On Combat

On Combat - Lt. Col. Dave Grossman

Reviewer:      MPS Boris B.

Book Publication Date:  August 16, 2007

 

On Combat looks at what happens to the human body under the stresses of combat.  It discusses new research findings as to what measures law enforcement “warriors” can take to prevent such debilitations so they can stay in the fight, survive, and win.  The authors outline the evolution of combat and the nature of the brave men and women who train their minds and bodies to overcome adversity.  On Combat presents new and exciting research on how to train the mind to become inoculated to stress, fear, and even pain.  Many law enforcement professionals consider this book an essential read.

You don’t have to be in law enforcement to enjoy this book as it appeals to the general public.  

 

The author, retired Lt. Col. David Grossman from the U.S. Army, outlines in great detail ways in which to deal with high stress level situations both psychologically and physiologically.  One of the primary points of focus the author discusses is a condition referred to as “Condition Black.”  This is his term for the effects of fear and stress on the human body and mind, resulting in the escalation of a person’s heart rate above approximately175 beats per minute.  Symptoms of this condition include deterioration of cognitive processing, loss of peripheral vision and depth perception, auditory exclusion, instinctive reactions instead of rational decision making, and other effects which reduce performance.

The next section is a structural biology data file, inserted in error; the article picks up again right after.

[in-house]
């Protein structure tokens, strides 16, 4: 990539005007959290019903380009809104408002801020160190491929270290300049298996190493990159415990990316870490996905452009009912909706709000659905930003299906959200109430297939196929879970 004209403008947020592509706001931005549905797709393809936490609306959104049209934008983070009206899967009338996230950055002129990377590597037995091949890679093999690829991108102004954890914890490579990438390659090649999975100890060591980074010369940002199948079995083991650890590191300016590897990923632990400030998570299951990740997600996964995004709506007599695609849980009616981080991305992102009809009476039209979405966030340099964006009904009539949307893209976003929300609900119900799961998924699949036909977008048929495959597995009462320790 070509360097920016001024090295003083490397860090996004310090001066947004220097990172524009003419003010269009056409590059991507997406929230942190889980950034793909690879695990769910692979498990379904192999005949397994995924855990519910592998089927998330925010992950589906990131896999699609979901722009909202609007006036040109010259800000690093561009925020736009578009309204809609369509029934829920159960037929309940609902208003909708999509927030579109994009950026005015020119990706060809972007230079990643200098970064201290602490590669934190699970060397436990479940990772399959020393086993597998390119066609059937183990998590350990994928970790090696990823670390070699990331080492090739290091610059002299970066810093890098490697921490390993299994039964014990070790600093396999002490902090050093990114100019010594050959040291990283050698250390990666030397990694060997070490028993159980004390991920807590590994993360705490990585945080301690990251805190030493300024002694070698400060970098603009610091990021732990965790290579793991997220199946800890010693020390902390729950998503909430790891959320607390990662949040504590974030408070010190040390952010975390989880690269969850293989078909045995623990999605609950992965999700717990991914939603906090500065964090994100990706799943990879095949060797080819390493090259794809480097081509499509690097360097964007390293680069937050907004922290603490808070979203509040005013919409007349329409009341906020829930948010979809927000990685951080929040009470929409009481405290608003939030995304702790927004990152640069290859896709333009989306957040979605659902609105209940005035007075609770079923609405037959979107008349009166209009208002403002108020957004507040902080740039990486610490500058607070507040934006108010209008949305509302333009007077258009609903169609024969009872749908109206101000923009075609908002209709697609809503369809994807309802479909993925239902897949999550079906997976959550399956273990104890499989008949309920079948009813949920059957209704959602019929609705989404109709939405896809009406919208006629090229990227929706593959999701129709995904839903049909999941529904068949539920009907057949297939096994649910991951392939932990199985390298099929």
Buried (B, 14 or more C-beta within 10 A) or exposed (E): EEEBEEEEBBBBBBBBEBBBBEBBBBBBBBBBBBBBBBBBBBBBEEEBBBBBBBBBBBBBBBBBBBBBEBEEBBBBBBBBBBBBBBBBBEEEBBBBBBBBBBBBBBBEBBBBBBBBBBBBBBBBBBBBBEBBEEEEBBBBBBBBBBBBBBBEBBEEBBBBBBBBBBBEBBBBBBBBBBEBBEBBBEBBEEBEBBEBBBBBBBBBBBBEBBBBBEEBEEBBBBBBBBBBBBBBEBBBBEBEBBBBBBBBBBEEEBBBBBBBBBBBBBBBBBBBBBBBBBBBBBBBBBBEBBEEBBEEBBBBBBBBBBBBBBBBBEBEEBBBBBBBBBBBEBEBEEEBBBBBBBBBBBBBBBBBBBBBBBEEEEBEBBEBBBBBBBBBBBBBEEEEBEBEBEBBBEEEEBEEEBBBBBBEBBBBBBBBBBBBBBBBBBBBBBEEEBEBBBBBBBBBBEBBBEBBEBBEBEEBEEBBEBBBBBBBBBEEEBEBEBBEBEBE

The author also outlines various methods of how to train for and manage this condition.  One such technique is called “Tactical Breathing,” in which a person inhales through the nose over a period of four seconds, holds for four seconds, then exhales through the mouth for four seconds, followed by holding the breath again for four seconds.  This serves to reduce one’s heart rate and increases one’s ability to stay focused on the tasks and objectives at hand.

 

The book emphasizes how important it is when training for emergency situations that the practice scenarios are as realistic as possible.  It also discusses the link between realistic combat video games and how the children who play them can feel as if they actually are in the situations and environments depicted.

 

Overall this book is an interesting and informative read.